We’ve heard in the past about neurogenesis in adults, but as far as we understand, this only happens in limited locations throughout the brain. However, what if those new neurons migrate to different places?
New evidence in mice suggests that after being born, new neurons can travel along the flow of spinal fluid to end up in the olfactory bulb.
If there is migration to other locations in the brain, the ramifications for computational models of brain systems are significant.
In the August PLoS Biology, there is an article showing the production of pure neural stem cells from human embryonic stem cells.
The procedure is quite simple: Add growth factors FGF-2 and EGF to the ES cells and you get pure NS cells, which overcomes several of the limitations of previous neurosphere-based assays [Nature Methods].
Human neural stem cells differentiate and promote locomotor recovery in spinal cord-injured mice — PNAS
This article has some very promising results. I haven’t read the paper in detail, but here’s the executive summary. Human neural stem cells (hNSCs) were injected into mice that received a precision contusion (laminectomy) injury at spinal level T9. Control groups had vehicle and human fibroblast cell injections after receiving the same injury.
The group receiving hNSCs showed a significant functional recovery from the vehicle group. The fibroblast group did not. Then, to prove that the functional recovery was due to the new neurons and glia from the hNSC, the investigators injected the recovered mice with diptheria toxin, which affects human neurons while essentially leaving mouse neurons alone. After the toxin injection, the recovered mice with hNSC regressed back to the same behavioral performance as the vehicle group. That is, the functional recovery reversed after selective de-activation of the hNSC-derived neurons.
Additionally, the hNSCs produced both neurons and oligodendrocytes (myelin producers) in the mice. Through EM, it was verified the hNSC-derived neurons formed synapses with endogenous mouse neurons.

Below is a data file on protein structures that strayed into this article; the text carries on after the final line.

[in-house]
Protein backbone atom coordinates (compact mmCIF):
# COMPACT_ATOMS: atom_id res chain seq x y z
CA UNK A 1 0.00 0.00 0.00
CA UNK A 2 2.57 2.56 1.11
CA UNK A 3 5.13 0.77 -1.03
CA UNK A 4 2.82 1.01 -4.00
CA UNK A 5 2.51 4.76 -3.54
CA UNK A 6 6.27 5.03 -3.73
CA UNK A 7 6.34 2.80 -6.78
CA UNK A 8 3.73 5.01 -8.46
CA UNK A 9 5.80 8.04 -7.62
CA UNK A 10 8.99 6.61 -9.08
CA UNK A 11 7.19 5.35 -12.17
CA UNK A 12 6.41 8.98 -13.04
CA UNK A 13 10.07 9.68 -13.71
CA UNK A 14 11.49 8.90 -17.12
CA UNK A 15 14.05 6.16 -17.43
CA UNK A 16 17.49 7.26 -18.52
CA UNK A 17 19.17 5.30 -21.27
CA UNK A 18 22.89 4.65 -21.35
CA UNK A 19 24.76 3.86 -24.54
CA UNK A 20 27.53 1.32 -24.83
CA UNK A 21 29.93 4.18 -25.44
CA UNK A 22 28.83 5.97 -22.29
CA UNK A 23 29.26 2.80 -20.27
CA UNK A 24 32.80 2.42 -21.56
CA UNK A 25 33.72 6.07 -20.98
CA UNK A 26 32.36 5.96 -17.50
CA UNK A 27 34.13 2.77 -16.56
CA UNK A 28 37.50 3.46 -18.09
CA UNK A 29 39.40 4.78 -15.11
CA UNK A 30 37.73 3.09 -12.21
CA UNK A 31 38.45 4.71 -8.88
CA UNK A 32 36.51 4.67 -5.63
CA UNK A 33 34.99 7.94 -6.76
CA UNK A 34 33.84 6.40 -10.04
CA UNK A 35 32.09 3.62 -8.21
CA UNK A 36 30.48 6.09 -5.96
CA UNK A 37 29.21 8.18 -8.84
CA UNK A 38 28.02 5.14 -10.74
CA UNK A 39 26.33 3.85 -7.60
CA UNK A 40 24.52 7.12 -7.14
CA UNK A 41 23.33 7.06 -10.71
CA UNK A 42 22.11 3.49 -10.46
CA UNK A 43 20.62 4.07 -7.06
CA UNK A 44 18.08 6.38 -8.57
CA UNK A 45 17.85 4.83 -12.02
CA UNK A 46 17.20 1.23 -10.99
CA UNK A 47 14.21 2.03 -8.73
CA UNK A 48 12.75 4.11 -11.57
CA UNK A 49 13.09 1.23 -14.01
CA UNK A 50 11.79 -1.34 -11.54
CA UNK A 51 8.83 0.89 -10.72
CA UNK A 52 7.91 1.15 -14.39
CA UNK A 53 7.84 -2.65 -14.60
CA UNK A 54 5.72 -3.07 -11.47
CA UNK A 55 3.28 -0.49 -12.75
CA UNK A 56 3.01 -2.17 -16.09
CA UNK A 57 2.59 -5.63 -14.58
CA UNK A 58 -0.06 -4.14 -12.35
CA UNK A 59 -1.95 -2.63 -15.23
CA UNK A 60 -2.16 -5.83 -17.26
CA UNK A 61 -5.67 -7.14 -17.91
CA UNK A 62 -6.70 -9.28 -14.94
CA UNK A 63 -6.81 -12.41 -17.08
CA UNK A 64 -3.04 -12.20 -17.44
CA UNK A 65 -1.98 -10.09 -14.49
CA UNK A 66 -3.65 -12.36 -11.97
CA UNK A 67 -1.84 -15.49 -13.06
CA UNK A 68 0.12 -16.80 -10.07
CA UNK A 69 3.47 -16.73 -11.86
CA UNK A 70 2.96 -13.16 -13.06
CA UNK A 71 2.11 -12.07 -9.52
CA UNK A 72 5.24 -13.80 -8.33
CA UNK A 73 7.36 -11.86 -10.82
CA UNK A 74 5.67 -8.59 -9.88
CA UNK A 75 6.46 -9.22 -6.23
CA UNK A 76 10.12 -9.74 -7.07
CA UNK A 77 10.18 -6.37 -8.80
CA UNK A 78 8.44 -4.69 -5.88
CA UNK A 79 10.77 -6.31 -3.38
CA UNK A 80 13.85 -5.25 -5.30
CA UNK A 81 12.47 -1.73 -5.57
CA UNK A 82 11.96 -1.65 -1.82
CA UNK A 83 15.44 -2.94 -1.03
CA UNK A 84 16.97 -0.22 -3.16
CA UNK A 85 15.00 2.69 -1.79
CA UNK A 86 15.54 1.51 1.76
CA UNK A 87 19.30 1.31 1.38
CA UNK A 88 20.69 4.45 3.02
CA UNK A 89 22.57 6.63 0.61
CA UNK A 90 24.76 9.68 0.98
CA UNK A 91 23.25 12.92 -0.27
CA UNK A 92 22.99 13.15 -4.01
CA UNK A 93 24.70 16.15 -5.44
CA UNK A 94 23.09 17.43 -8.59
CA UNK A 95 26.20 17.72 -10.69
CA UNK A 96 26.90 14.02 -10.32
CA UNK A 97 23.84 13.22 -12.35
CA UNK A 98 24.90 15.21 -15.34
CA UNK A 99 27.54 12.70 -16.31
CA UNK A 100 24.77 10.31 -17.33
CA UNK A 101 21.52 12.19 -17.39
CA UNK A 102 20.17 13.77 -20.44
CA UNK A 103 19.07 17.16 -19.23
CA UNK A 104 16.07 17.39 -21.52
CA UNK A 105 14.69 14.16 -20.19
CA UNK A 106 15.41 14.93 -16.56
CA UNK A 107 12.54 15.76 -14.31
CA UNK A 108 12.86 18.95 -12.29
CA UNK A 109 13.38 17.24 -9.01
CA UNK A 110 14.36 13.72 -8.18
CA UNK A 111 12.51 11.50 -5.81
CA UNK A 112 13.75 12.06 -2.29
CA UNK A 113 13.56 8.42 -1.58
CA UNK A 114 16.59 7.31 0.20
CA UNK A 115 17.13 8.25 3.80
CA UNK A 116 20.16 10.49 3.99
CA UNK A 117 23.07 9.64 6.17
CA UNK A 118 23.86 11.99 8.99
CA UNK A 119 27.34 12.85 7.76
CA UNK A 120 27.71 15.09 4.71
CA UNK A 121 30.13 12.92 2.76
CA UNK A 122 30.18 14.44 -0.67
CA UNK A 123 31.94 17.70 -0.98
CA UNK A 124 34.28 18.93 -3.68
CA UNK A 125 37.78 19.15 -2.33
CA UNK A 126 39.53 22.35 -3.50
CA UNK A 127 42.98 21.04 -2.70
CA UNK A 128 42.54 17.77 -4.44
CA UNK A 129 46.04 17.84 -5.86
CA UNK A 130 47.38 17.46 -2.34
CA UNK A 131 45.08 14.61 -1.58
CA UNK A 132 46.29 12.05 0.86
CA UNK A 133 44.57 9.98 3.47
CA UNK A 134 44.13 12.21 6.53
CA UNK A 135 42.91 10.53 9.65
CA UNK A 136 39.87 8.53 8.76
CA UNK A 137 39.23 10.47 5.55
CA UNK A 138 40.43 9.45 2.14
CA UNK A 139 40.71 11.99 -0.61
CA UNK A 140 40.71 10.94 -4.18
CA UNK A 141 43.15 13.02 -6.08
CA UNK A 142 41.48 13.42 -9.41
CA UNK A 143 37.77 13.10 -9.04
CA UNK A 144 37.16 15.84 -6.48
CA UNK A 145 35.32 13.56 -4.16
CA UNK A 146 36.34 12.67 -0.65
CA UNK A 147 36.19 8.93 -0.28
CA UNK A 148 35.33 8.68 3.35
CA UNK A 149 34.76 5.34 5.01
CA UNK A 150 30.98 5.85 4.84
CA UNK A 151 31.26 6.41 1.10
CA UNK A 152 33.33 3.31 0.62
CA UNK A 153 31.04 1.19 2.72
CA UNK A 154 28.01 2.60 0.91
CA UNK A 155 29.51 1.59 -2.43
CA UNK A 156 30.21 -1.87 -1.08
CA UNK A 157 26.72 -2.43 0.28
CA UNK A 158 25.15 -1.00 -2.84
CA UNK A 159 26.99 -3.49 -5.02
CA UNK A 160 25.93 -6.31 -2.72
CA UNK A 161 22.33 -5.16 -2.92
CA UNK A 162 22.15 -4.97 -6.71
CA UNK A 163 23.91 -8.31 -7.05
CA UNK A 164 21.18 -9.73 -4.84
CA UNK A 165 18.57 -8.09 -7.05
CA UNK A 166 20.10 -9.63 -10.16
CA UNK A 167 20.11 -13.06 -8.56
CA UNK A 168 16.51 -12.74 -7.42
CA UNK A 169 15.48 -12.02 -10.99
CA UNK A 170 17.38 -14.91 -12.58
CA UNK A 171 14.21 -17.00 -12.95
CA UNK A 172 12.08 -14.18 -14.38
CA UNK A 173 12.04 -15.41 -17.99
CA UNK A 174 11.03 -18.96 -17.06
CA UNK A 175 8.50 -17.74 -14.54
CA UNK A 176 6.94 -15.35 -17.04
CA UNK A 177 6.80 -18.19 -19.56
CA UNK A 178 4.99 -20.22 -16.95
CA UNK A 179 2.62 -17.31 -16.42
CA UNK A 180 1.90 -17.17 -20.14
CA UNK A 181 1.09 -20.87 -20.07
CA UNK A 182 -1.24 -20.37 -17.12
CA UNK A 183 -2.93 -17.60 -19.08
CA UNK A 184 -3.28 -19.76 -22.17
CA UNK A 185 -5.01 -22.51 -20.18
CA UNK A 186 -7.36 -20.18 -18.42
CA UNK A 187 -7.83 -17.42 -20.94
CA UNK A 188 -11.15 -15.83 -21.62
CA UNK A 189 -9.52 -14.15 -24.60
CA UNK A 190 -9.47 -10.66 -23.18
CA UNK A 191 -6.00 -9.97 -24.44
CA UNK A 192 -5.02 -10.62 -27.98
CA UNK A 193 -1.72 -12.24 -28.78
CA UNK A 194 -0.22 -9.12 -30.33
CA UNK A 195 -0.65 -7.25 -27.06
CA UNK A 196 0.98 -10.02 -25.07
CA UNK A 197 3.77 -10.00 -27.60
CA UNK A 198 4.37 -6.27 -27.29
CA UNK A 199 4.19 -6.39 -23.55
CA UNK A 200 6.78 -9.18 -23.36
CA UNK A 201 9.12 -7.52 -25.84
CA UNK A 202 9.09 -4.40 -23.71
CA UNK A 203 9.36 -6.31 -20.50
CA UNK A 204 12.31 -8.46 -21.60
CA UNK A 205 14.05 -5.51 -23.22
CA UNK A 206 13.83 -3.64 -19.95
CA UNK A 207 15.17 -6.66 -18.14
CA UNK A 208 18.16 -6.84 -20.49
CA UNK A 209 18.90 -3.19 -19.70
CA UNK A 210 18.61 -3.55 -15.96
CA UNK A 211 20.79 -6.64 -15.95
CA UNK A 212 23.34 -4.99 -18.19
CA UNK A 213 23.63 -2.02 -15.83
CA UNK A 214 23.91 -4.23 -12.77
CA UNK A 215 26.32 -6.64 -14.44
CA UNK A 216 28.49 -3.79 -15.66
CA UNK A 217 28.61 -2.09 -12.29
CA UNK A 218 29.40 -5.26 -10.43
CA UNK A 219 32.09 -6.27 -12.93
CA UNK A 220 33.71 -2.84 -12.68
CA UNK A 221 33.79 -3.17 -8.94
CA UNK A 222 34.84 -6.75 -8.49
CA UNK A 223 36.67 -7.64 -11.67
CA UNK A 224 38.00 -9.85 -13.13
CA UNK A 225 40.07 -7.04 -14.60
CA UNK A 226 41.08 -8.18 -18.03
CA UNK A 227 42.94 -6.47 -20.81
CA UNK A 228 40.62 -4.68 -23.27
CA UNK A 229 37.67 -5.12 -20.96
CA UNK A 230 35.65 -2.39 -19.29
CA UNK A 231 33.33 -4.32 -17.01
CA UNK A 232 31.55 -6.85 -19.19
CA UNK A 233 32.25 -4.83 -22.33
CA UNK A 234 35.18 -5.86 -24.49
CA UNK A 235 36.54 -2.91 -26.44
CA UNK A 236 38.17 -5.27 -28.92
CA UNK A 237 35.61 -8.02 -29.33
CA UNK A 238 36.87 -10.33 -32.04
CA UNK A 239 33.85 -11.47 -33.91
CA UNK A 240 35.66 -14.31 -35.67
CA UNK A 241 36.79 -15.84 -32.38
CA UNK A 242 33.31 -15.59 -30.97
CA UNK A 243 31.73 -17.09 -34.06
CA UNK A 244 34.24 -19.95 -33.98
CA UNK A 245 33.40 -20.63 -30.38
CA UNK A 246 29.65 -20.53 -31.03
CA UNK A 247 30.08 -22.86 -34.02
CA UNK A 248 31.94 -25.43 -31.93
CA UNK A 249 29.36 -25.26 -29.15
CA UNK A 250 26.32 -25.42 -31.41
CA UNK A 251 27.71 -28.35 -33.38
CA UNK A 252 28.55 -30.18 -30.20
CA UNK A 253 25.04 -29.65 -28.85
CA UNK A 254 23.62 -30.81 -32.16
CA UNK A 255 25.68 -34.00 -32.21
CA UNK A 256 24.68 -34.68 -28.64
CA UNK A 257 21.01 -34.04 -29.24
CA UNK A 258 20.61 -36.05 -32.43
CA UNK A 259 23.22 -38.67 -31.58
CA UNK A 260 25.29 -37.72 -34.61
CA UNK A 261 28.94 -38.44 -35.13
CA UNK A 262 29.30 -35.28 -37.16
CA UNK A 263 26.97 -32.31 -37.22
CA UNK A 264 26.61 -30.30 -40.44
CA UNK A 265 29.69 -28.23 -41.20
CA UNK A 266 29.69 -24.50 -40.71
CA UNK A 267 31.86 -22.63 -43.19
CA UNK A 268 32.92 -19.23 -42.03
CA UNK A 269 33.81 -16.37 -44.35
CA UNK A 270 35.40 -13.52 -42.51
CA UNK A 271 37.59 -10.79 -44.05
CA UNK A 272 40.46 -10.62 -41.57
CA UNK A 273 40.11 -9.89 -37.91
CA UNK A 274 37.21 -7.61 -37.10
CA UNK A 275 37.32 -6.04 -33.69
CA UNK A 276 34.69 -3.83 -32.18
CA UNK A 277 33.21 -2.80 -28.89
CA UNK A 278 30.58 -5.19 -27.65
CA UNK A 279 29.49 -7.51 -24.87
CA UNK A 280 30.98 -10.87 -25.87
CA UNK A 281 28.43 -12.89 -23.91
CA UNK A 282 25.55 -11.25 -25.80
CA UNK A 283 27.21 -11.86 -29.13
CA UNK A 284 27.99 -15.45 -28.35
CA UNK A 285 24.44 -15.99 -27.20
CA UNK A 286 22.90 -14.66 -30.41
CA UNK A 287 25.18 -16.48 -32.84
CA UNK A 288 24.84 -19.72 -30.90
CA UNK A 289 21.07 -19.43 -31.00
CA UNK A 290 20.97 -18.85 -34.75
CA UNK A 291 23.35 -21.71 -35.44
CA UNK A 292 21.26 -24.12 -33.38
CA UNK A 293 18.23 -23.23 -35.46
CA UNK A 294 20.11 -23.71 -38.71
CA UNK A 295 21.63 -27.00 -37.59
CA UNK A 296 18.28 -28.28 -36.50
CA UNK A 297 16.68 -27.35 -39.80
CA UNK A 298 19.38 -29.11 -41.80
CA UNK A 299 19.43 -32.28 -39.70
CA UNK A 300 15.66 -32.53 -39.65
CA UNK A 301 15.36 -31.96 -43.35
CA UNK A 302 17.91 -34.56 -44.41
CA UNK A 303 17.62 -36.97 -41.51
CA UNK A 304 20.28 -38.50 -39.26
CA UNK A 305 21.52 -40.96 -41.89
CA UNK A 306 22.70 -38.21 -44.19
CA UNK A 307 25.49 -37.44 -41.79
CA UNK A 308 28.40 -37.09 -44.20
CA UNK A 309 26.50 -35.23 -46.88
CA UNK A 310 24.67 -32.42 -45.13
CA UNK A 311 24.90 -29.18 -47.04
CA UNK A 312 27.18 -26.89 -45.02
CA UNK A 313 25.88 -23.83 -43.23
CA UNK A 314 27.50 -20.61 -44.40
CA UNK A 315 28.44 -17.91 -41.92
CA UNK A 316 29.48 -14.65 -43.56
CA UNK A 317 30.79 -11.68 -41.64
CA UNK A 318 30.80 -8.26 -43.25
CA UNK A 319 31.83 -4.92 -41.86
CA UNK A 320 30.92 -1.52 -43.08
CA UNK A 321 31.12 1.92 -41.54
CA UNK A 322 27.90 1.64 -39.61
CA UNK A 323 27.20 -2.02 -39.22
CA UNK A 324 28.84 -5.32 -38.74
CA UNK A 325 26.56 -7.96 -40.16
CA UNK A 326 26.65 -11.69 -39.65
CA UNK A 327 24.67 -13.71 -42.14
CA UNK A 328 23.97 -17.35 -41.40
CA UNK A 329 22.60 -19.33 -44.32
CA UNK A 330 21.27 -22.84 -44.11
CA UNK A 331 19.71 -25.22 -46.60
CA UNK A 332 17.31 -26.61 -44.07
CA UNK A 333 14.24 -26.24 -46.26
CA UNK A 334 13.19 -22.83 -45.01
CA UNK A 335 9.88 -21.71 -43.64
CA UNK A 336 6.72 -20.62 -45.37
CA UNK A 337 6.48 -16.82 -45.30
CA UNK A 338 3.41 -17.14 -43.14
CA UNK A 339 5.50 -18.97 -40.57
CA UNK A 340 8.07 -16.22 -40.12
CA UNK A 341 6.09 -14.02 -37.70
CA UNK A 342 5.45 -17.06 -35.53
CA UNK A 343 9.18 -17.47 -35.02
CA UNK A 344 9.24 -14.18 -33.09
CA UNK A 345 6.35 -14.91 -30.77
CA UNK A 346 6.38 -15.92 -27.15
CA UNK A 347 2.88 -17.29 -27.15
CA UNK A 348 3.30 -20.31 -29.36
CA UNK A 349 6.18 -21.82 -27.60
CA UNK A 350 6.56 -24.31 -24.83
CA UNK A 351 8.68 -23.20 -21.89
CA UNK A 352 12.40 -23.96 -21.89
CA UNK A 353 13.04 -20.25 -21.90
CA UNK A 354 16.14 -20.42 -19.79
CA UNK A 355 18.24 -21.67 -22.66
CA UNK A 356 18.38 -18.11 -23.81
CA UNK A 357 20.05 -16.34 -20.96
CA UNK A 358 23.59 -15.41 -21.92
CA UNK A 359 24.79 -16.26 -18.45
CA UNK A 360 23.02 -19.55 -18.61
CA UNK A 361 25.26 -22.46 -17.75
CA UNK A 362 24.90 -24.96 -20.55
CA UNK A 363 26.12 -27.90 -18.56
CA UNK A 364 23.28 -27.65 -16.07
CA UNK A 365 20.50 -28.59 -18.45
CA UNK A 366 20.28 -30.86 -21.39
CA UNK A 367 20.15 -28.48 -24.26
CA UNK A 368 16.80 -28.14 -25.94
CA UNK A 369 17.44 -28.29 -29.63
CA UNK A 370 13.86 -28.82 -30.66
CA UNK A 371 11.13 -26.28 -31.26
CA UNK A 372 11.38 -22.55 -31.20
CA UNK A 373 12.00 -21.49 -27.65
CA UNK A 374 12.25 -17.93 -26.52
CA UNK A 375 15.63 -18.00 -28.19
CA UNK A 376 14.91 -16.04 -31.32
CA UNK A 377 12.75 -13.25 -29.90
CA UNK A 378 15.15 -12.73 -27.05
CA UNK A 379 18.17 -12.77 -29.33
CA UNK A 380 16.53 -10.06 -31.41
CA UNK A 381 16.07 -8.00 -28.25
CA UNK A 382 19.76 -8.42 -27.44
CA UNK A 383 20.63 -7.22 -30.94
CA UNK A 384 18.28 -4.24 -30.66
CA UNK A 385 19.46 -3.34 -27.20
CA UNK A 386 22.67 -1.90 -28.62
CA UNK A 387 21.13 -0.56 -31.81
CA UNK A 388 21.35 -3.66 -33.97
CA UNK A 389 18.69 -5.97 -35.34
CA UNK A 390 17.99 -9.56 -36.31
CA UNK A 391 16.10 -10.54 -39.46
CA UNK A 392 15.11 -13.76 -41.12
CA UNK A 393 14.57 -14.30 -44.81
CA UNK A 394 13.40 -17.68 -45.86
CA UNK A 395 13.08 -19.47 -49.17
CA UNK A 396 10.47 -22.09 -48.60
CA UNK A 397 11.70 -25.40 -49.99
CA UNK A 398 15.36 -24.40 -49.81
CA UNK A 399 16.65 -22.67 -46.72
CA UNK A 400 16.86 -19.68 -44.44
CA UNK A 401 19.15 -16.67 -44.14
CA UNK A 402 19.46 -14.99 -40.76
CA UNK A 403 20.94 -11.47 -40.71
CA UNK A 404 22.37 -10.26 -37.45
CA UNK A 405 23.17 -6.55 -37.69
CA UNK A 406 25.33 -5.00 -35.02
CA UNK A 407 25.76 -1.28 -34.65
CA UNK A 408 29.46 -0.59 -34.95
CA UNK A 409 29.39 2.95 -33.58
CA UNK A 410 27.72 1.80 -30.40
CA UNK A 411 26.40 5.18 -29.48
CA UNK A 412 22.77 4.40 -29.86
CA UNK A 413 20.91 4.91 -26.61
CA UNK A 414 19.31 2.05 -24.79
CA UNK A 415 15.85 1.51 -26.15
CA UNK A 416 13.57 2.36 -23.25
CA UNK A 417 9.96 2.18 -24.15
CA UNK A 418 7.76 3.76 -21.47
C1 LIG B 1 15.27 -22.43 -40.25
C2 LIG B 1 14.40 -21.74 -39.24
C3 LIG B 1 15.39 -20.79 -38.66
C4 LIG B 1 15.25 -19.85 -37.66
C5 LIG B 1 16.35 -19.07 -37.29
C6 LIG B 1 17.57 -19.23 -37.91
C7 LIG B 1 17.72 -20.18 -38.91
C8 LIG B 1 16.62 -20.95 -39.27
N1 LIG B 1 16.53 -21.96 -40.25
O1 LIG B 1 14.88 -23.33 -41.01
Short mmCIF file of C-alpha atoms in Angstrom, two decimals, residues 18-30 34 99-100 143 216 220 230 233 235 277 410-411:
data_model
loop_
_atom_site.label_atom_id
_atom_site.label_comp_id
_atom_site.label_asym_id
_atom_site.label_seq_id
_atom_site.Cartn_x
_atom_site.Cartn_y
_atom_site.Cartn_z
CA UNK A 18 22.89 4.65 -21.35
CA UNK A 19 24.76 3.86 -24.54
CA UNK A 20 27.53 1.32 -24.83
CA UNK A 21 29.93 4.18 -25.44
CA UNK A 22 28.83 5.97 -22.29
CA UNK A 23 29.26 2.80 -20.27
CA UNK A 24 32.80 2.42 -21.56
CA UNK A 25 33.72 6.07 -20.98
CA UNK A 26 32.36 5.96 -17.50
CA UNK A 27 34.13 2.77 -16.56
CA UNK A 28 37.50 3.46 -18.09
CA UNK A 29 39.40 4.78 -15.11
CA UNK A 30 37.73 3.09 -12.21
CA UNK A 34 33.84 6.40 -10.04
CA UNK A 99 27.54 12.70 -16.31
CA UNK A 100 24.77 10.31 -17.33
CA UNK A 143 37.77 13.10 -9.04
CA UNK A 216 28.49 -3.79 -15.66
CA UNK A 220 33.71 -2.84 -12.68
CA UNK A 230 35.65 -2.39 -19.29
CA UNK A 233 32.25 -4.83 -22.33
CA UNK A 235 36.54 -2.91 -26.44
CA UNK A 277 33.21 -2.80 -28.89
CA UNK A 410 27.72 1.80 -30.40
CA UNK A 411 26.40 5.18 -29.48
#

Amazing. Work like this shows how genetically similar mouse and human neurons (well, at least spinal cord neurons) must be. And, with regard to the race to understand and control stem cell development, this provides further evidence of how strongly the local environment can influence differentiation.
Some recent work in Neuron (full article; easy to read summary) shows how hippocampal neurons can cause neural progenitor cells to produce new neurons in the hippocampus. I find this fascinating since the network literally is replacing itself through its own dynamics.
The mechanism seems to be that GABAergic cells synapse onto progenitor cells and cause calcium entry due to the depolarization. (GABAergic synapses are often excitatory in young cells which have elevated intracellular chloride levels.) The increased calcium entry leads then to activation of genes coding for neuronal differentiation-related proteins.
Also, here’s some earlier work from Malenka’s lab along the same lines.
The NYT has a nice summary of a recent Cell paper, where investigators from the Karolinska Institute used a wonderfully innovative technique to determine the age of many cells, including neurons from visual cortex and the cerebellum.
The general idea is this: Up until 1963, above ground nuclear weapons testing was allowed, dispersing radioactive carbon (14C) into the atmosphere. This “tagged” carbon was integrated into all plants and animals at that time and, since 1963, at an exponentially decreasing amount. Thus, calibrated with pine tree trunk rings (which are produced every year), the scientists are able to judge the age of cells by seeing how much of the genomic DNA of the cell contains 14C. Genomic DNA is created during cell division and, as the authors show, it appears not to be regenerated since preserved cell specimens from different years show the characteristic exponential decay of 14C post-1963.
The neat finding is that several neurons, from cortex and cerebellum, are very old… in 50-60 year old cadavers, neurons were found that were just as old or nearly just as old as the cadavers. So, even if there is neurogenesis occuring, it is now almost certain that some of our neurons are with us throughout life.
Looks like spinal cord regeneration might be the first target for embryonic stem cell therapy trials in humans. More info in the Science article.
It looks like Geron has developed a protocol to reliably induce ES cells to become oligodendrocytes, the glial cells that produce the myelin sheath. Here’s the details from the article:
For newly injured rats, the results are promising. In animals that received oligodendrocyte precursors 7 days after their injury, the cells survived and apparently helped repair the spinal cord’s myelin. Within 2 weeks, treated rats scored significantly better on standardized movement tests than control animals, which had received human fibroblasts or a cell-free injection.
No, we haven’t fallen off the face of the earth… just busy. (well, I can’t speak for Bayle)
Interesting news in the AOP section of Nature Medicine. Looks like a combined therapy of cAMP and schwann cells can aid in spinal cord regeneration. This study shows that inhibition of cyclic AMP signaling is a major problem in axon regeneration. (Definitely some connections here with the MM Poo work on growth cone turning in response to cAMP from a pipette.)
Read on for the abstract….